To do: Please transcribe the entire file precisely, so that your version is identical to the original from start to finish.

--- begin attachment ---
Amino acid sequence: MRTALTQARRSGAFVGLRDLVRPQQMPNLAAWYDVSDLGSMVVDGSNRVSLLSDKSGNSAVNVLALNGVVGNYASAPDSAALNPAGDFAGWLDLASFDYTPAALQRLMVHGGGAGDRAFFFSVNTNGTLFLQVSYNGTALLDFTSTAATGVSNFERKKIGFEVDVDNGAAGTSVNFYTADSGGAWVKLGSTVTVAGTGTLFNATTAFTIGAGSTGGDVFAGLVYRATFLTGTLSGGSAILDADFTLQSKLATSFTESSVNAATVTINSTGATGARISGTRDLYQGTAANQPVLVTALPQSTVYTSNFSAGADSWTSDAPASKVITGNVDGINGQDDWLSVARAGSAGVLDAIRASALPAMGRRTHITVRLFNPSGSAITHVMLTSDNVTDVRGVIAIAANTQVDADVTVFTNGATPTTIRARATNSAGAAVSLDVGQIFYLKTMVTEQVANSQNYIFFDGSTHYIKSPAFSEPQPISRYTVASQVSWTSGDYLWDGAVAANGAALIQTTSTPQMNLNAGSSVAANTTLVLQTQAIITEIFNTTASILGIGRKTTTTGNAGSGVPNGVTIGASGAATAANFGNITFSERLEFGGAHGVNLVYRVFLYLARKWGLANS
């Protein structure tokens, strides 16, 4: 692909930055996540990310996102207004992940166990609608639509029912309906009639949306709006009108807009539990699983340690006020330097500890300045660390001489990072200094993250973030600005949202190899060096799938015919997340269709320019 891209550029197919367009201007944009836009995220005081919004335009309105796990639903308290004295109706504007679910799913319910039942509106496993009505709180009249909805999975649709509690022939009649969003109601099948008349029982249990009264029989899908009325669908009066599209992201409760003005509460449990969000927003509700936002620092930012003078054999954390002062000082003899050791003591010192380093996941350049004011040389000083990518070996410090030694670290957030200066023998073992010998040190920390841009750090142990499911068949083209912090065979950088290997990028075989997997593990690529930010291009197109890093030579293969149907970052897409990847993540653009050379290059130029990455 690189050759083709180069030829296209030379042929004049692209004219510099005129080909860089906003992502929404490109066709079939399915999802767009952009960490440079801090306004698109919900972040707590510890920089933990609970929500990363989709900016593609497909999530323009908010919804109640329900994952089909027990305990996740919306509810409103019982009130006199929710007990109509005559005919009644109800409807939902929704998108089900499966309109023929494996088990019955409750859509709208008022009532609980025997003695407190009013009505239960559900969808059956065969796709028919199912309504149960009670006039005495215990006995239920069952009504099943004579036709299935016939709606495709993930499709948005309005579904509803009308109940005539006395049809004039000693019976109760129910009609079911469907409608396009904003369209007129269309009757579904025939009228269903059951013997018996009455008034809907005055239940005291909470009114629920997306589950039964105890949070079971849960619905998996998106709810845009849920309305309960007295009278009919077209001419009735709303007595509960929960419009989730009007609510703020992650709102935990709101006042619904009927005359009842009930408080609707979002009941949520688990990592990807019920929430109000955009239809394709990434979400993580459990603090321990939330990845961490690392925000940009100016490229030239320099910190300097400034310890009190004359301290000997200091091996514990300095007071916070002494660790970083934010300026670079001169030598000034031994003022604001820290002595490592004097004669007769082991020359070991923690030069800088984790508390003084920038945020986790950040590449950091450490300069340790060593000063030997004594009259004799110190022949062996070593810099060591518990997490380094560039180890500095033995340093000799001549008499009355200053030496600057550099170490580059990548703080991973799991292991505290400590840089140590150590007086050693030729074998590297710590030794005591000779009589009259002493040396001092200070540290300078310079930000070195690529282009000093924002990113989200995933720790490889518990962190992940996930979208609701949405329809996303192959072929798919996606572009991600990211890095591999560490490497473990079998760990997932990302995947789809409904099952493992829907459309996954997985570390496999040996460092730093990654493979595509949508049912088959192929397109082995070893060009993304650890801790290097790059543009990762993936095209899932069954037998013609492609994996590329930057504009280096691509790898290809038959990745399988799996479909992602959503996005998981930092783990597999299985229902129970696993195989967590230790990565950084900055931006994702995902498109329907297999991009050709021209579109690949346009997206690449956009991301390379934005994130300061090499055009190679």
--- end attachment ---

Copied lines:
Amino acid sequence: MRTALTQARRSGAFVGLRDLVRPQQMPNLAAWYDVSDLGSMVVDGSNRVSLLSDKSGNSAVNVLALNGVVGNYASAPDSAALNPAGDFAGWLDLASFDYTPAALQRLMVHGGGAGDRAFFFSVNTNGTLFLQVSYNGTALLDFTSTAATGVSNFERKKIGFEVDVDNGAAGTSVNFYTADSGGAWVKLGSTVTVAGTGTLFNATTAFTIGAGSTGGDVFAGLVYRATFLTGTLSGGSAILDADFTLQSKLATSFTESSVNAATVTINSTGATGARISGTRDLYQGTAANQPVLVTALPQSTVYTSNFSAGADSWTSDAPASKVITGNVDGINGQDDWLSVARAGSAGVLDAIRASALPAMGRRTHITVRLFNPSGSAITHVMLTSDNVTDVRGVIAIAANTQVDADVTVFTNGATPTTIRARATNSAGAAVSLDVGQIFYLKTMVTEQVANSQNYIFFDGSTHYIKSPAFSEPQPISRYTVASQVSWTSGDYLWDGAVAANGAALIQTTSTPQMNLNAGSSVAANTTLVLQTQAIITEIFNTTASILGIGRKTTTTGNAGSGVPNGVTIGASGAATAANFGNITFSERLEFGGAHGVNLVYRVFLYLARKWGLANS
């Protein structure tokens, strides 16, 4: 692909930055996540990310996102207004992940166990609608639509029912309906009639949306709006009108807009539990699983340690006020330097500890300045660390001489990072200094993250973030600005949202190899060096799938015919997340269709320019 891209550029197919367009201007944009836009995220005081919004335009309105796990639903308290004295109706504007679910799913319910039942509106496993009505709180009249909805999975649709509690022939009649969003109601099948008349029982249990009264029989899908009325669908009066599209992201409760003005509460449990969000927003509700936002620092930012003078054999954390002062000082003899050791003591010192380093996941350049004011040389000083990518070996410090030694670290957030200066023998073992010998040190920390841009750090142990499911068949083209912090065979950088290997990028075989997997593990690529930010291009197109890093030579293969149907970052897409990847993540653009050379290059130029990455 690189050759083709180069030829296209030379042929004049692209004219510099005129080909860089906003992502929404490109066709079939399915999802767009952009960490440079801090306004698109919900972040707590510890920089933990609970929500990363989709900016593609497909999530323009908010919804109640329900994952089909027990305990996740919306509810409103019982009130006199929710007990109509005559005919009644109800409807939902929704998108089900499966309109023929494996088990019955409750859509709208008022009532609980025997003695407190009013009505239960559900969808059956065969796709028919199912309504149960009670006039005495215990006995239920069952009504099943004579036709299935016939709606495709993930499709948005309005579904509803009308109940005539006395049809004039000693019976109760129910009609079911469907409608396009904003369209007129269309009757579904025939009228269903059951013997018996009455008034809907005055239940005291909470009114629920997306589950039964105890949070079971849960619905998996998106709810845009849920309305309960007295009278009919077209001419009735709303007595509960929960419009989730009007609510703020992650709102935990709101006042619904009927005359009842009930408080609707979002009941949520688990990592990807019920929430109000955009239809394709990434979400993580459990603090321990939330990845961490690392925000940009100016490229030239320099910190300097400034310890009190004359301290000997200091091996514990300095007071916070002494660790970083934010300026670079001169030598000034031994003022604001820290002595490592004097004669007769082991020359070991923690030069800088984790508390003084920038945020986790950040590449950091450490300069340790060593000063030997004594009259004799110190022949062996070593810099060591518990997490380094560039180890500095033995340093000799001549008499009355200053030496600057550099170490580059990548703080991973799991292991505290400590840089140590150590007086050693030729074998590297710590030794005591000779009589009259002493040396001092200070540290300078310079930000070195690529282009000093924002990113989200995933720790490889518990962190992940996930979208609701949405329809996303192959072929798919996606572009991600990211890095591999560490490497473990079998760990997932990302995947789809409904099952493992829907459309996954997985570390496999040996460092730093990654493979595509949508049912088959192929397109082995070893060009993304650890801790290097790059543009990762993936095209899932069954037998013609492609994996590329930057504009280096691509790898290809038959990745399988799996479909992602959503996005998981930092783990597999299985229902129970696993195989967590230790990565950084900055931006994702995902498109329907297999991009050709021209579109690949346009997206690449956009991301390379934005994130300061090499055009190679």